Mustapha notes that washing most of the exposed parts of the body — including the nose, hands, face, neck and feet — prior to prayers is already part of Islamic religious practice. “We already have a hygiene perspective from our religious tenants,” he says. Even so, he notes, the center — where about 1,800 people come for Friday sermons — is also vigorously disinfecting common areas after the service.
Rivers says now is a good time for religious leaders to think through all the parts of their services “and identify all of the times when people come in contact either with each other or with a shared common service, and then try to decide whether those moments can either be removed from the service or whether there is another meaningful, comfortable replacement that could stand in for that.”
While experts advise staying three to six feet away from an infected person to avoid catching the coronavirus, Trish Perl, chief of the infectious diseases division at UT Southwestern Medical Center notes that people attending religious services, or other events, are often spaced much closer than that to each other.
“A lot of times you’re putting vulnerable people together — the elderly — etc.,” Perl says. “So, to me, that’s the risk.”
Other epidemiologists note that the main driver of how the virus has spread so far does not seem to be the sort of temporary, casual contact experienced in church services, but rather “household-level infection — the kind of prolonged exposure family members face when living with or caring for somebody who is sick with the virus. (A religious group in South Korea that was the center of a COVID-19 outbreak in recent weeks had some particular practices that may have increased the spread there, observers say.)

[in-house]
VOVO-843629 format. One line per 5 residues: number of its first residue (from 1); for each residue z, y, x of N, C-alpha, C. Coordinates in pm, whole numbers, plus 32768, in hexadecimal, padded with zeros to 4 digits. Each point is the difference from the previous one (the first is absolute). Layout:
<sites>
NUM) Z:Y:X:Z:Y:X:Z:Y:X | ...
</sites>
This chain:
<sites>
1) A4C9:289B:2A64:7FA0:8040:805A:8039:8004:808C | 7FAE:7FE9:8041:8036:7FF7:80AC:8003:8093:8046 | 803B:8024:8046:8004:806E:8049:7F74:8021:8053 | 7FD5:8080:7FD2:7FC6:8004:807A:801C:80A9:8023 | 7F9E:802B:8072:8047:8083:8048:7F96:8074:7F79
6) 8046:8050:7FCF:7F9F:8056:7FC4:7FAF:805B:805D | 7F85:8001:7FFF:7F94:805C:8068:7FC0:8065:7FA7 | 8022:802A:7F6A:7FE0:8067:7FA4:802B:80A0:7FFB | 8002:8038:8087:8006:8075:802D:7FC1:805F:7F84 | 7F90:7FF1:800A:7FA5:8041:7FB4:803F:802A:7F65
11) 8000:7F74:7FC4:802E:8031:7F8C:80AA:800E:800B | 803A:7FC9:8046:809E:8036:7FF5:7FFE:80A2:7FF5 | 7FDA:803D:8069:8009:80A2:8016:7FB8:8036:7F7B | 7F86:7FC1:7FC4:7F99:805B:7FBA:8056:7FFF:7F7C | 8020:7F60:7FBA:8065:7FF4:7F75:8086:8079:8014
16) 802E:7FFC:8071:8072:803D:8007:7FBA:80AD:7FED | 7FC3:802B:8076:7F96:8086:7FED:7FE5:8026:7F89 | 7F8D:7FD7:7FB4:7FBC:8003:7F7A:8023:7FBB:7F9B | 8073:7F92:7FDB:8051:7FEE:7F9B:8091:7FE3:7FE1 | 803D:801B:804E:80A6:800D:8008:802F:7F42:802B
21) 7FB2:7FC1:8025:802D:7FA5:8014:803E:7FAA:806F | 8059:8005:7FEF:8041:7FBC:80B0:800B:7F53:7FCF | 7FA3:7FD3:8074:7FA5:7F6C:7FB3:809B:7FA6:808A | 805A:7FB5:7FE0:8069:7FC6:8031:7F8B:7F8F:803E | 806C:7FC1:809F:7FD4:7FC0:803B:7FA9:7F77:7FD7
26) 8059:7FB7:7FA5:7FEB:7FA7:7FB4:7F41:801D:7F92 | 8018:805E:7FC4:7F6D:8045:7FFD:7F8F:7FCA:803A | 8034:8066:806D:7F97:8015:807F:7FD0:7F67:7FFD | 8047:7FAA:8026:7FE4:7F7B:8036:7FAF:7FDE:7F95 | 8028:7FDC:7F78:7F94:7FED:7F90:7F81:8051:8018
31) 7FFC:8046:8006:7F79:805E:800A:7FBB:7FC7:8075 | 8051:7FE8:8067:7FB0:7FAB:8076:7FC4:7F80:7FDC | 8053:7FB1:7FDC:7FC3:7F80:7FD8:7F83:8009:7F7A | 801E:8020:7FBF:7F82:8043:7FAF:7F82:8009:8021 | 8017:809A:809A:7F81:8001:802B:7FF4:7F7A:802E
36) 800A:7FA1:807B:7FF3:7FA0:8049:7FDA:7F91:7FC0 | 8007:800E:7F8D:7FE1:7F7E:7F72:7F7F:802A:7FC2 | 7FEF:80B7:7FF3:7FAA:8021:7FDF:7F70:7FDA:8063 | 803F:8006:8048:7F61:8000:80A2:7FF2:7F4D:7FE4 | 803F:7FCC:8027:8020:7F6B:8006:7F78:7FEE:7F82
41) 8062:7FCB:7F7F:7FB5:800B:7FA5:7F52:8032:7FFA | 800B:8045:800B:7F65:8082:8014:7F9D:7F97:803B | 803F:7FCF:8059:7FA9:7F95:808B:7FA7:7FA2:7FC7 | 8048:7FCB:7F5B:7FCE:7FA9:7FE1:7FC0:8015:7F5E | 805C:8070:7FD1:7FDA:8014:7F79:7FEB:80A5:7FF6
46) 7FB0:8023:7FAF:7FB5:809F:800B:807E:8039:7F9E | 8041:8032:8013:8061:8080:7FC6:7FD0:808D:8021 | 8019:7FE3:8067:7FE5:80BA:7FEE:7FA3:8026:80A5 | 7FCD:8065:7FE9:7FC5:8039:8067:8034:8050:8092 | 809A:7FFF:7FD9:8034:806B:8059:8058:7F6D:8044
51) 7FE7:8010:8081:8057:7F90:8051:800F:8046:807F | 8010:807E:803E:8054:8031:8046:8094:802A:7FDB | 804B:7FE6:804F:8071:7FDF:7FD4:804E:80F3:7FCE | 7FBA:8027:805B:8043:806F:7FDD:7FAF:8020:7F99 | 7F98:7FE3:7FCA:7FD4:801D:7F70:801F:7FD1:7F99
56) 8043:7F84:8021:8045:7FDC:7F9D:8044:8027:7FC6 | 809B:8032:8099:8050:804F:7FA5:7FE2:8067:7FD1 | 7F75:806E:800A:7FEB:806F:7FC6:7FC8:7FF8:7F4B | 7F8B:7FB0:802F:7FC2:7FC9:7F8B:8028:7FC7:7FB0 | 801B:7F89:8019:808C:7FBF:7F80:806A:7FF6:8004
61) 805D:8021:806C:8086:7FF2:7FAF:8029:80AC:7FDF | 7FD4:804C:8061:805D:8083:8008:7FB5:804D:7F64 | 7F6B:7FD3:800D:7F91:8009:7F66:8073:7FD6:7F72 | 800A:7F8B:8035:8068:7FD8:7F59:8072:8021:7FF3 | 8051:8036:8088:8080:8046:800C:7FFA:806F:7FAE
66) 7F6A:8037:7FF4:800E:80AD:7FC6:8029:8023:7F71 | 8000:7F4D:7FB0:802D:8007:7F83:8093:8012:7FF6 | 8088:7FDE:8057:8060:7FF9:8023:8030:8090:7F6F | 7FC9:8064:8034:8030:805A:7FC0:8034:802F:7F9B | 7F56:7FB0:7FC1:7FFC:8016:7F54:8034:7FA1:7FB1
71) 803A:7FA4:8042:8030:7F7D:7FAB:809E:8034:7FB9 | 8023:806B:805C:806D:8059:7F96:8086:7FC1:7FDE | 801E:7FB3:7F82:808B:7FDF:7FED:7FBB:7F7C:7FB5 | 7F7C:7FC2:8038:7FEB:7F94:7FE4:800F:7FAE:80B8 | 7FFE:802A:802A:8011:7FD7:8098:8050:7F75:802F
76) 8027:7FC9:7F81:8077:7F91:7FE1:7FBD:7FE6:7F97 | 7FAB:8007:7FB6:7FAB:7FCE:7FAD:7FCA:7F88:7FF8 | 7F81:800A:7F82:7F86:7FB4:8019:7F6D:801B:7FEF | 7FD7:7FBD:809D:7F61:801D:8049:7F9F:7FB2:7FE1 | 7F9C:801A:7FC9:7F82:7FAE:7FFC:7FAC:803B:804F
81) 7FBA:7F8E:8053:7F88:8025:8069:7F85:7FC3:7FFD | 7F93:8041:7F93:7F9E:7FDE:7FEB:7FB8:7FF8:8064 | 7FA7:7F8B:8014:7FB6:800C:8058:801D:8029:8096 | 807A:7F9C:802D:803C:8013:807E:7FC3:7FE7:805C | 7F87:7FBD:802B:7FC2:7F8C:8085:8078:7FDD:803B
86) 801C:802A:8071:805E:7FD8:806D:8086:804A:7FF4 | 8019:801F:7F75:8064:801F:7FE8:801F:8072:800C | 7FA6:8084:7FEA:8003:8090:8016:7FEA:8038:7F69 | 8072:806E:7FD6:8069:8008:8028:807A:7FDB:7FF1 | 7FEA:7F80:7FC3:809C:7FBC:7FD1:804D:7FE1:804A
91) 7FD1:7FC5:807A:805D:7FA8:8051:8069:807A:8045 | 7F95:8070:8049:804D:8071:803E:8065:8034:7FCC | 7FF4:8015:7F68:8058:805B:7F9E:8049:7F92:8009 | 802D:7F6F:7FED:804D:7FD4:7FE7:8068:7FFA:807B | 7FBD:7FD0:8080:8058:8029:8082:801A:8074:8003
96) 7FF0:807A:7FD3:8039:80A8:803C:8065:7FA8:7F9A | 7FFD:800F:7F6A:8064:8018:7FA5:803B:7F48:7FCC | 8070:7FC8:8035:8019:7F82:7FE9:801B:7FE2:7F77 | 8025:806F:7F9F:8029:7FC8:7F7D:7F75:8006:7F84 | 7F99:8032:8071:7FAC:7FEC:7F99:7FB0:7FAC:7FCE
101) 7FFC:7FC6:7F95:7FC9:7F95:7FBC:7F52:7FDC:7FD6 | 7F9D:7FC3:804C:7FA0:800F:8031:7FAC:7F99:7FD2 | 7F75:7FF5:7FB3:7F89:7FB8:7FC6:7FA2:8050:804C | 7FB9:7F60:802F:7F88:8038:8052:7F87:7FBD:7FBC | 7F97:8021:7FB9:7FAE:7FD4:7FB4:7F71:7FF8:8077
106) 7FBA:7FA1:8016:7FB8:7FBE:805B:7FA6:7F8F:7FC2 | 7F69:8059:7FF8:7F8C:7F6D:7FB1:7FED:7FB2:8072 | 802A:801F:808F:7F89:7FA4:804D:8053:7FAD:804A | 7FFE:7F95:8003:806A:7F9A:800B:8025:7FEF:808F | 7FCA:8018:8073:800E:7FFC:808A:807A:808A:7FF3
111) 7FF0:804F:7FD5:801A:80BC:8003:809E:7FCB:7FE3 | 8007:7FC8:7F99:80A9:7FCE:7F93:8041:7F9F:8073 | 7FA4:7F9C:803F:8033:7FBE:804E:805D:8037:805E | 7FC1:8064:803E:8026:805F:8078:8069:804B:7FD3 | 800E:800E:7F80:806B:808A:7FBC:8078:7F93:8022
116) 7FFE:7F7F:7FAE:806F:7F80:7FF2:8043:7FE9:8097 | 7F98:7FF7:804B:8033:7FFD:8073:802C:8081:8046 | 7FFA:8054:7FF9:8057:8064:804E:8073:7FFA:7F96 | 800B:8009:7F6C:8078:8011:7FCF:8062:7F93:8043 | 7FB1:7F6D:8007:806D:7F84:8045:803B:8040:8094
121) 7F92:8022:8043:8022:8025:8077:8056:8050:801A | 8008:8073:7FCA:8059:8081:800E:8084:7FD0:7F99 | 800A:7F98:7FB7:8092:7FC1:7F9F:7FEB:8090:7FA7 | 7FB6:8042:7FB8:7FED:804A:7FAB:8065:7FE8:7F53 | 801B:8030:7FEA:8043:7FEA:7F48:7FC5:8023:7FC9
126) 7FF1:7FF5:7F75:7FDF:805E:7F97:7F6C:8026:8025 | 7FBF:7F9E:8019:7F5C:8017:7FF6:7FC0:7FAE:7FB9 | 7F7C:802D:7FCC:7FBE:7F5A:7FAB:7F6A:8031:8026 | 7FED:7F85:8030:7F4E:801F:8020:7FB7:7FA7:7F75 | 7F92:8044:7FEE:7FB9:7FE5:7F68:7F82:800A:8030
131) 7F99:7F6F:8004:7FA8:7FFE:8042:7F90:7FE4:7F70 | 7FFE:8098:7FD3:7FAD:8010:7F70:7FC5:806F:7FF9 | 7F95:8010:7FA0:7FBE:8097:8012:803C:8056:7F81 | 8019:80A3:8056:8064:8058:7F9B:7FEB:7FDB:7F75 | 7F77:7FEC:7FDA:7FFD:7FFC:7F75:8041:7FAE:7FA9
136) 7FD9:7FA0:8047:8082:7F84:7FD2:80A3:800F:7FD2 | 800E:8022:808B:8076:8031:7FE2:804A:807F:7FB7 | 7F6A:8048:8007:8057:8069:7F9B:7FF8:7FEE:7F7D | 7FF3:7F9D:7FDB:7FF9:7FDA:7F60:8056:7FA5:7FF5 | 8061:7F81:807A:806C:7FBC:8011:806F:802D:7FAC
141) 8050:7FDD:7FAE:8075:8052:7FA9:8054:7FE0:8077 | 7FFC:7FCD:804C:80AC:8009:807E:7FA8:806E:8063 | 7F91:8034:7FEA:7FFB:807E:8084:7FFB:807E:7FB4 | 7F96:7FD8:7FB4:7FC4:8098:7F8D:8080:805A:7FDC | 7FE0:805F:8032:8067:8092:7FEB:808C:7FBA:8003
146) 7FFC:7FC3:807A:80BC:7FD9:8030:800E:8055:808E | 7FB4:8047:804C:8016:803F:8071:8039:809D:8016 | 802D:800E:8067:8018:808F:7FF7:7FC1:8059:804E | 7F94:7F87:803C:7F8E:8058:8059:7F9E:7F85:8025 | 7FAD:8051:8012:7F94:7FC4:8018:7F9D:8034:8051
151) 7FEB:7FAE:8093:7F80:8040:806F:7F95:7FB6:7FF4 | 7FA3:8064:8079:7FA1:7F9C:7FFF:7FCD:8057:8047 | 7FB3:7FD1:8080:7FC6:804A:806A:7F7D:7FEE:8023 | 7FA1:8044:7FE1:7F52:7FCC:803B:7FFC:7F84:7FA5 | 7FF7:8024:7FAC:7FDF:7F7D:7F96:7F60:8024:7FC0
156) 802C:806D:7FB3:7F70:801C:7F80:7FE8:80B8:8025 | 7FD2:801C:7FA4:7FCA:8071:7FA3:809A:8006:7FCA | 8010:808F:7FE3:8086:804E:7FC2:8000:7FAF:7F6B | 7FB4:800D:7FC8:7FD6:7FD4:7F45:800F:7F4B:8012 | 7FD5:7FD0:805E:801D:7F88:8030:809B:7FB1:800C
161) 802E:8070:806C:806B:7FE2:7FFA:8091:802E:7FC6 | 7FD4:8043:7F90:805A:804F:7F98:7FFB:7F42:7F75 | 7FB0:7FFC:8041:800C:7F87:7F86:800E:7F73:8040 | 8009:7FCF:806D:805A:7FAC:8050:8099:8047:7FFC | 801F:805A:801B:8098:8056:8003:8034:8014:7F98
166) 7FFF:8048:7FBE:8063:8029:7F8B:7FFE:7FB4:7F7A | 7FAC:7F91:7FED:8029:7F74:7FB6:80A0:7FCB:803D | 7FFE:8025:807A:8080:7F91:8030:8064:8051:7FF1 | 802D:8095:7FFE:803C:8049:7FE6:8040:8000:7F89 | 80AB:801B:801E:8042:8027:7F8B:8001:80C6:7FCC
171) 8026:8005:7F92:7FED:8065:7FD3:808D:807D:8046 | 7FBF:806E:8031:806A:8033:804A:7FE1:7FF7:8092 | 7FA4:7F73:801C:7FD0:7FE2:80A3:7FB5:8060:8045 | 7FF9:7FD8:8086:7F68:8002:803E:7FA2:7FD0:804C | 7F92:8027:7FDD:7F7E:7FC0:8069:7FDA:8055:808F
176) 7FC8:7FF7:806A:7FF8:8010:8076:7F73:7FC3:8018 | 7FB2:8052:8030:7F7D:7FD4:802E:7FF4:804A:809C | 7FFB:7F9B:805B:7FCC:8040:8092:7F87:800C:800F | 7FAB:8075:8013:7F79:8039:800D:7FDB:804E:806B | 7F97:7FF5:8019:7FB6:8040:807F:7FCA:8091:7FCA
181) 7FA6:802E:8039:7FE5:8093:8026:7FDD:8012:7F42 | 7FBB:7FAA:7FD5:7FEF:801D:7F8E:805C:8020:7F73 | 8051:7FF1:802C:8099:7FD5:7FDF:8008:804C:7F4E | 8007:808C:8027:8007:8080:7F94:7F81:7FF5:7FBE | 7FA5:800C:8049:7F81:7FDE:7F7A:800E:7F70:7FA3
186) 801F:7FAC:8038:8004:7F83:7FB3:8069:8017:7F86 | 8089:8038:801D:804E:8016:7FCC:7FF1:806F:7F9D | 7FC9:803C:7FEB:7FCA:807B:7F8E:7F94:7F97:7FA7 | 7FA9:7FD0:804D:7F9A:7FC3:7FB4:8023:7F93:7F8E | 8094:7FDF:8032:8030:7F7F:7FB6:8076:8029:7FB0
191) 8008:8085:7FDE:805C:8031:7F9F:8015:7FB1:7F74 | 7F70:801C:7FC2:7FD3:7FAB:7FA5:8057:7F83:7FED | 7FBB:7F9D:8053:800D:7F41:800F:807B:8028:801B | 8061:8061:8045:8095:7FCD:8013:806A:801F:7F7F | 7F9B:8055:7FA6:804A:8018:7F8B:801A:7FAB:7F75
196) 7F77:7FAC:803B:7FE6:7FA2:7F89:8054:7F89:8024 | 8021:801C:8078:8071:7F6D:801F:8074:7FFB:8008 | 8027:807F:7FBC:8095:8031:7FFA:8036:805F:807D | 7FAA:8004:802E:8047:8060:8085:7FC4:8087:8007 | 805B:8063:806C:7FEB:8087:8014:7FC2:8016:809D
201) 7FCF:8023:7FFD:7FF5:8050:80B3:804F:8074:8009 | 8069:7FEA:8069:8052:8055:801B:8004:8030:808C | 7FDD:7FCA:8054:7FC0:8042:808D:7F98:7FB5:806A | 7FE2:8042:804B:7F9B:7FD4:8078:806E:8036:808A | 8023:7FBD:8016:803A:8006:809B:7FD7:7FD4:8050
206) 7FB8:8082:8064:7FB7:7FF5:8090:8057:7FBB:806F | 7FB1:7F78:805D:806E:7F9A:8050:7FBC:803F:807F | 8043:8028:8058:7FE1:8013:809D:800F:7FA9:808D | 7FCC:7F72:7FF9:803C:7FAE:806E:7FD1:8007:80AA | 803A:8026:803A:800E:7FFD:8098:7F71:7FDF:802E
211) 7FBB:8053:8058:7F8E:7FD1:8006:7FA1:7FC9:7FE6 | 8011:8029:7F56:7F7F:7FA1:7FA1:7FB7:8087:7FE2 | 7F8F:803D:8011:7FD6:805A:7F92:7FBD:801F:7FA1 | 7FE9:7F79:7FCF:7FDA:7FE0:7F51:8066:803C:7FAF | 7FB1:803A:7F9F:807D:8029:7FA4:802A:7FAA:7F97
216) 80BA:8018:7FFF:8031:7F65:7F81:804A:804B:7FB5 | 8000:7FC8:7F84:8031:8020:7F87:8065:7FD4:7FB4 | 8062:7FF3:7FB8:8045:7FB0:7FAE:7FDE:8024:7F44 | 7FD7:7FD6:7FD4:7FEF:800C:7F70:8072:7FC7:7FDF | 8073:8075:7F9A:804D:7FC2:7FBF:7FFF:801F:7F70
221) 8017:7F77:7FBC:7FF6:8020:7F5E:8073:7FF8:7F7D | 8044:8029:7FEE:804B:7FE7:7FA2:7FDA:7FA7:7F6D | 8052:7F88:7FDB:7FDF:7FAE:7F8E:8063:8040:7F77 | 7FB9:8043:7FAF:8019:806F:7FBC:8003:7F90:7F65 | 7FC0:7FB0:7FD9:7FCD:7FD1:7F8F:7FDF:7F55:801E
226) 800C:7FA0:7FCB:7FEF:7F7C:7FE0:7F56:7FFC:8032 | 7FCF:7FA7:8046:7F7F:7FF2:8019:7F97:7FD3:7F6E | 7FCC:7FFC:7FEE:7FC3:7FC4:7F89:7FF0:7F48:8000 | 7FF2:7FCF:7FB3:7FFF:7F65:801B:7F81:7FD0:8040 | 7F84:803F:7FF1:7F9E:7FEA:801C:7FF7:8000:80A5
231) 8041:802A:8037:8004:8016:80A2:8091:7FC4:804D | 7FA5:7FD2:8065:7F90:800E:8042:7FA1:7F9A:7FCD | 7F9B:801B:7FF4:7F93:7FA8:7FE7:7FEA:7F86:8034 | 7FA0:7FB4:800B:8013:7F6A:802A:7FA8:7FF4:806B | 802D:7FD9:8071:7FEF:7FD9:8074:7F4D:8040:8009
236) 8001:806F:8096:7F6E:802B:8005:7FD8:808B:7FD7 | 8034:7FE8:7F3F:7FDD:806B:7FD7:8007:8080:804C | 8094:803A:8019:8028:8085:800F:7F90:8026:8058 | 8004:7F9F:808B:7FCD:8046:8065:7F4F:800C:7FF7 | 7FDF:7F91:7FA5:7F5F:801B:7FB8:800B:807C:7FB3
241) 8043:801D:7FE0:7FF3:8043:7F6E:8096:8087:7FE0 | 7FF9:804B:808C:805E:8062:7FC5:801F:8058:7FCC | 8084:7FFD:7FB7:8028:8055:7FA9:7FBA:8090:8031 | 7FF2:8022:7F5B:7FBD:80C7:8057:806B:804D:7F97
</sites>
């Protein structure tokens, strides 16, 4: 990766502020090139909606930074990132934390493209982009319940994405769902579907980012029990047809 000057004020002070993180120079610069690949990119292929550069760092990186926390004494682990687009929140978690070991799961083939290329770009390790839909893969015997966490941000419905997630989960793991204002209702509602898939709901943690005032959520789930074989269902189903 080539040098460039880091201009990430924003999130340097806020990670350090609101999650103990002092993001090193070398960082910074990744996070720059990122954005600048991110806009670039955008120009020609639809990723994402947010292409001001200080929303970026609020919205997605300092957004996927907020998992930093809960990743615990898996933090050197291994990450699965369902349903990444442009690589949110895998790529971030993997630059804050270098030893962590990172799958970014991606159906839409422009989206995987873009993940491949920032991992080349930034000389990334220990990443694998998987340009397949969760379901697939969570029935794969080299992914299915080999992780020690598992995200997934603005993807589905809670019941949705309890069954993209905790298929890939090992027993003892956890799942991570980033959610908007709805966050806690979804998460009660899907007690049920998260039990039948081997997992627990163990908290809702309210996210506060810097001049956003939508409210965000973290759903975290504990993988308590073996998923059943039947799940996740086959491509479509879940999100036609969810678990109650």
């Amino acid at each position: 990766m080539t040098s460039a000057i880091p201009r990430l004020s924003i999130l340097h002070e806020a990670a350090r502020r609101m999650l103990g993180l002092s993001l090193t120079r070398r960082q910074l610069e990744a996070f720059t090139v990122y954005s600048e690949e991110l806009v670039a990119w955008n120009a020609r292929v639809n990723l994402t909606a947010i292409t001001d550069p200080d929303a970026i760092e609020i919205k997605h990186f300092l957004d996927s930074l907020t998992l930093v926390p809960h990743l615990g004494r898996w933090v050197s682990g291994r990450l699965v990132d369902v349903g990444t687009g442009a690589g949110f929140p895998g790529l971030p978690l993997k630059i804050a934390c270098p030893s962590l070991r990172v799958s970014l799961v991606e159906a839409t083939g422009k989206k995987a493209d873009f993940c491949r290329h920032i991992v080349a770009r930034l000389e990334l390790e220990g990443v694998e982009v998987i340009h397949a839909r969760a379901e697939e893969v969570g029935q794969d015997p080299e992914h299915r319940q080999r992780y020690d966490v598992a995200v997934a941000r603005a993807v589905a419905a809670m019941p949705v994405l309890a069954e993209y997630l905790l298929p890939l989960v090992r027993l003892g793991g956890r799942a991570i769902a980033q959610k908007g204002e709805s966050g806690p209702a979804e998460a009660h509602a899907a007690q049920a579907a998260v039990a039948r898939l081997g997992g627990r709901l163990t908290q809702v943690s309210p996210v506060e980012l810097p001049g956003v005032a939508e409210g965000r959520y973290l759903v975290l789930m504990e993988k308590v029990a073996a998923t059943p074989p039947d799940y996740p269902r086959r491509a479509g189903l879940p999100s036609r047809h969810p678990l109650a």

Rivers adds that if coronavirus starts circulating widely in their community, people considered to be at high risk of developing severe disease if infected — like the elderly and those with underlying health conditions — should consider staying home from services. “Or maybe [find] a replacement for that need — like a one-on-one phone call with your religious leader could be helpful.”
“I think every congregation is is going to have to find something that works for them,” Rivers says.
Maykus of the Central Christian Church of Austin says she’s already thinking about how to keep ministering if coronavirus starts spreading in her community, because she has a number of elderly and immunocompromised congregants. If that happens, she says, she could conduct services from her home and broadcast them online for congregants to watch from theirs.
“I emphasize the need to find replacements for further transmission opportunities that lower the risk, because attending religious services is really meaningful to a lot of people,” Rivers says. “And I think advising that nobody do that anymore is not a practical solution.”